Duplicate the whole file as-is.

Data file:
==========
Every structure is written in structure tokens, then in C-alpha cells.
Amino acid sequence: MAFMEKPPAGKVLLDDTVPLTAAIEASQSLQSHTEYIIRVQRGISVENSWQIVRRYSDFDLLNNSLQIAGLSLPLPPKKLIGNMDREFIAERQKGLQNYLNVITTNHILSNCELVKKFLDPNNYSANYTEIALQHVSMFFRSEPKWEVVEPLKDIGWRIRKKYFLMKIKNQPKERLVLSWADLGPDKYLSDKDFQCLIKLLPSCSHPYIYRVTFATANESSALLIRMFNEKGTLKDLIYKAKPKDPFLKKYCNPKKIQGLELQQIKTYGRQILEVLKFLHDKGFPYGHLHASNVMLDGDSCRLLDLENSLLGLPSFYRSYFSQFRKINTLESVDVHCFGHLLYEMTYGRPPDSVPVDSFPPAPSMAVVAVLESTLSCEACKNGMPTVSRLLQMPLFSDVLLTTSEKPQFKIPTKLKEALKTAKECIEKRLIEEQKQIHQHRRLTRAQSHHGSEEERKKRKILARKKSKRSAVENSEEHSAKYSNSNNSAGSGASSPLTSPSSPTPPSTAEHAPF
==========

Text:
Every structure is written in structure tokens, then in C-alpha cells.
Amino acid sequence: MAFMEKPPAGKVLLDDTVPLTAAIEASQSLQSHTEYIIRVQRGISVENSWQIVRRYSDFDLLNNSLQIAGLSLPLPPKKLIGNMDREFIAERQKGLQNYLNVITTNHILSNCELVKKFLDPNNYSANYTEIALQHVSMFFRSEPKWEVVEPLKDIGWRIRKKYFLMKIKNQPKERLVLSWADLGPDKYLSDKDFQCLIKLLPSCSHPYIYRVTFATANESSALLIRMFNEKGTLKDLIYKAKPKDPFLKKYCNPKKIQGLELQQIKTYGRQILEVLKFLHDKGFPYGHLHASNVMLDGDSCRLLDLENSLLGLPSFYRSYFSQFRKINTLESVDVHCFGHLLYEMTYGRPPDSVPVDSFPPAPSMAVVAVLESTLSCEACKNGMPTVSRLLQMPLFSDVLLTTSEKPQFKIPTKLKEALKTAKECIEKRLIEEQKQIHQHRRLTRAQSHHGSEEERKKRKILARKKSKRSAVENSEEHSAKYSNSNNSAGSGASSPLTSPSSPTPPSTAEHAPF